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Judy

My reading this year seems to go in pendulum swings from the horrific to the sublime. After the punch in the solar plexus that was The Power, I went to this sweet story of two sisters in the early 1960s, one of whom (Rosemary) has just gotten engaged and the other (Barbara) who is a junior in high school trying to find a boyfriend.

I loved Beverly Cleary's The Luckiest Girl when I was in middle school. That was the book that started my dream of living in California and even gave me some decent
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Becky
First sentence: I guess this is just one of those days, thought Barbara MacLane on her way home from school one bright afternoon late in April. She was not alone. She was walking beside a boy, a very tall boy, but their thoughts were like those famous parallel lines that lie in the same plane but never meet.

Premise/plot: Barbara, a junior in high school, is always playing catch up with her older sister, Rosemary, who is a freshman in college. One day Barbara gets a phone call from her sister. Ca
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Jessica
I just found this on my Goodreads shelf with NO STARS. I don't know why, but I can assure you that it was some terrible mistake on my part. A slip of the finger on the keyboard.

I love everything Beverly Cleary ever wrote, and this is no exception! Completely different from her Ramona books, intended for teens back in the day but suitable for older middle readers now, this is the story of a girl whose sister is getting married. As usual with Cleary, she takes such a simple premise and makes it f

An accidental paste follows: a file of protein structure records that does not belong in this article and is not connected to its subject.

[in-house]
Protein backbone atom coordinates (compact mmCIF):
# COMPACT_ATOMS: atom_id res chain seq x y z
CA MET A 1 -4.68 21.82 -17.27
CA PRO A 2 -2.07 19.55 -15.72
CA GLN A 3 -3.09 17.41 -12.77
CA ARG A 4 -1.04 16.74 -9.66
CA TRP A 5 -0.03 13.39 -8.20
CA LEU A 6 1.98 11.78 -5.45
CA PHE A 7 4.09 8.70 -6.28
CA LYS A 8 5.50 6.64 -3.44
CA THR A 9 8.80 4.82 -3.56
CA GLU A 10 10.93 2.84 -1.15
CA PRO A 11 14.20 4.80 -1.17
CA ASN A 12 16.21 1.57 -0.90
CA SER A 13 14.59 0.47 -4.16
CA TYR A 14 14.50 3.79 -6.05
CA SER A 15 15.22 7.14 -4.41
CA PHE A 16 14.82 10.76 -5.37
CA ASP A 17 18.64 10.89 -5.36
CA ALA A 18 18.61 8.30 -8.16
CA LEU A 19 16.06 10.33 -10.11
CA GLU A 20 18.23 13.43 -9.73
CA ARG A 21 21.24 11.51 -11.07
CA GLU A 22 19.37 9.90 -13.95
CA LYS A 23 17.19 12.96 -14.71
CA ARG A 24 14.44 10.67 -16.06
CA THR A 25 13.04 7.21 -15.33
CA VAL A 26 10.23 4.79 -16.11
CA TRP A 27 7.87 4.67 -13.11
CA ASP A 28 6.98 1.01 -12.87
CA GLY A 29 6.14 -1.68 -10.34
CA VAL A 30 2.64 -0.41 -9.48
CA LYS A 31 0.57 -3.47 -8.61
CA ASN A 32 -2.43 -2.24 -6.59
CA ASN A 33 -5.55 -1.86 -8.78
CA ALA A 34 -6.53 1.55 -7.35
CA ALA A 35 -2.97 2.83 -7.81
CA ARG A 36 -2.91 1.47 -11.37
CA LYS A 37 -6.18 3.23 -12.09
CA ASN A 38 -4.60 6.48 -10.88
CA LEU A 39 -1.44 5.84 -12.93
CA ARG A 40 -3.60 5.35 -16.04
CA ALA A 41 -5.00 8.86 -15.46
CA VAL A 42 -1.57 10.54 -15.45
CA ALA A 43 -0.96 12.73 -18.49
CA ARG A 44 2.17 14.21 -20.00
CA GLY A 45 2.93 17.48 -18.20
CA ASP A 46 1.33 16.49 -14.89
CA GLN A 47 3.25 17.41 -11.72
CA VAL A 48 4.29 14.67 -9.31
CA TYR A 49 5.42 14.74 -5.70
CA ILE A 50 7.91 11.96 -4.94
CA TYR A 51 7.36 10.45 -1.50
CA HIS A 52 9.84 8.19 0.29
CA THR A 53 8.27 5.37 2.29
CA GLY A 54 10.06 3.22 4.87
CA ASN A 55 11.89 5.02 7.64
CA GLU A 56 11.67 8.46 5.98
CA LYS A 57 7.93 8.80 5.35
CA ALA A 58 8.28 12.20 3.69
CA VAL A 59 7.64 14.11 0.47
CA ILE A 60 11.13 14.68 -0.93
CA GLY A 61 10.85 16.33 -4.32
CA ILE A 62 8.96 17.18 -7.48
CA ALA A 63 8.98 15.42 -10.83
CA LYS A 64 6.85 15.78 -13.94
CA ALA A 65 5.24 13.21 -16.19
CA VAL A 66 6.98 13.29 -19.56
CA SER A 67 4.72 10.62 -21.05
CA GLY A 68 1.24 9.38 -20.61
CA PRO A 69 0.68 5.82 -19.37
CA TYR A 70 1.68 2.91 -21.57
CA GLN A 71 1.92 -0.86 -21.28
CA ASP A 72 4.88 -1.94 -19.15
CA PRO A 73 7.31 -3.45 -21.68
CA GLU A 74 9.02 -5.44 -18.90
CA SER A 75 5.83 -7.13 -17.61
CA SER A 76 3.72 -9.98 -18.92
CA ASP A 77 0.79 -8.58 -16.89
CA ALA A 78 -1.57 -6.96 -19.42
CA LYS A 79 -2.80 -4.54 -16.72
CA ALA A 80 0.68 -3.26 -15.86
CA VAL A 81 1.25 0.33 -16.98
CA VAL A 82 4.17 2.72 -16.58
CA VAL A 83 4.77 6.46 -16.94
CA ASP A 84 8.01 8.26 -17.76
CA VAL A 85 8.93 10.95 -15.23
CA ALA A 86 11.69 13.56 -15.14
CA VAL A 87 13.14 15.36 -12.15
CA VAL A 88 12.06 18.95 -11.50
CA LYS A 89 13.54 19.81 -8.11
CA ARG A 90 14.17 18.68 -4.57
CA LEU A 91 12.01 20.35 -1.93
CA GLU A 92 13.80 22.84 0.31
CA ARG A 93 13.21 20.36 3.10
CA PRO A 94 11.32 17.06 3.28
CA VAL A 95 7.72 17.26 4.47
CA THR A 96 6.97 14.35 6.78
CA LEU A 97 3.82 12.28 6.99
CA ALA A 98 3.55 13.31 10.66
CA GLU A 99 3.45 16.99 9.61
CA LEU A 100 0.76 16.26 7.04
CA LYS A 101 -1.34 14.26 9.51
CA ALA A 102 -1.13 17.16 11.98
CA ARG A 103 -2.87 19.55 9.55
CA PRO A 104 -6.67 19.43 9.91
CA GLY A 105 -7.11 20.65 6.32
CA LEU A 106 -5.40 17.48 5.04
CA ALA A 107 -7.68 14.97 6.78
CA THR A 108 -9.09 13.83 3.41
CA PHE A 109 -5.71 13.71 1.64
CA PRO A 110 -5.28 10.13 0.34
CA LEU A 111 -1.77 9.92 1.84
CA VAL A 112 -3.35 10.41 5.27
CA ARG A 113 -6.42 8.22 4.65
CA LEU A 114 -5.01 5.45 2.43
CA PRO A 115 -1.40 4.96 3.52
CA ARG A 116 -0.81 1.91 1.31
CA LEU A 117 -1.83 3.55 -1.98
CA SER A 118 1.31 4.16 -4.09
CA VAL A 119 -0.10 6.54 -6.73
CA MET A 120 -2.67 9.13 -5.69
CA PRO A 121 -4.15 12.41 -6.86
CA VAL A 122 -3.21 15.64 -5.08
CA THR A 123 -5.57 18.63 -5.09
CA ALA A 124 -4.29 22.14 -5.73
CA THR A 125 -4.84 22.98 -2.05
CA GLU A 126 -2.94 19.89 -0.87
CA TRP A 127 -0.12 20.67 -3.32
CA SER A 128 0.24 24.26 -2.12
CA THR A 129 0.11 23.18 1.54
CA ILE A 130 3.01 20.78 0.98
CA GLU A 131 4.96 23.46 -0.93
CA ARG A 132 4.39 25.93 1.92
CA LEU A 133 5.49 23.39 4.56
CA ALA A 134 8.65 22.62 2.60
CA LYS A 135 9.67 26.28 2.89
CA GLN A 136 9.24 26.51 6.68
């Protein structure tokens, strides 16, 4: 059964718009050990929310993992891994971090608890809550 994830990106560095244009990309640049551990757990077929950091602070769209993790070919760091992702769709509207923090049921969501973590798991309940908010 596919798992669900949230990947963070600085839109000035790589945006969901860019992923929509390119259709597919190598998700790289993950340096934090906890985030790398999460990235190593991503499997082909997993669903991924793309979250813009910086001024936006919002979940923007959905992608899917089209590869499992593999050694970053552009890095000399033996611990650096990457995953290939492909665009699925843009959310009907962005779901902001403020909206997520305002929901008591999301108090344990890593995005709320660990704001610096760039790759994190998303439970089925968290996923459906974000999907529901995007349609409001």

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Eliza Noel
Mar 31, 2020 rated it really liked it  ·  review of another edition
What a cute little book! It was fun seeing all the wedding preparations from a younger sister of the bride’s perspective.
Carolyn Page
Oct 09, 2020 rated it really liked it  ·  review of another edition
I like Barbara! She's got a backbone and I remember going through some of these feelings myself... Some of them during my own wedding prep!

Beverly Clearly is a gem.
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Katie Fitzgerald
This review also appears on my blog, Read-at-Home Mom.

Barbara Maclane is sixteen years old, and has barely begun to have an interest in boys. She sometimes walks home with Tootie Bodger, a trombone player in the school band, but her kindness toward him is more sympathetic than romantic, and her thirteen-year-old brother's disgusting eating habits and poor manners don't exactly do anything to improve her opinion of the opposite sex. Still, when her older sister Rosemary, who is only 18, comes hom
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HeavyReader
Jun 24, 2007 rated it it was ok  ·  review of another edition
Recommends it for: romance novel junkies in training
Shelves: young-adult
More squeaky clean teen romance. At least that's the way I remember it. ...more
Marisa
May 11, 2020 rated it really liked it  ·  review of another edition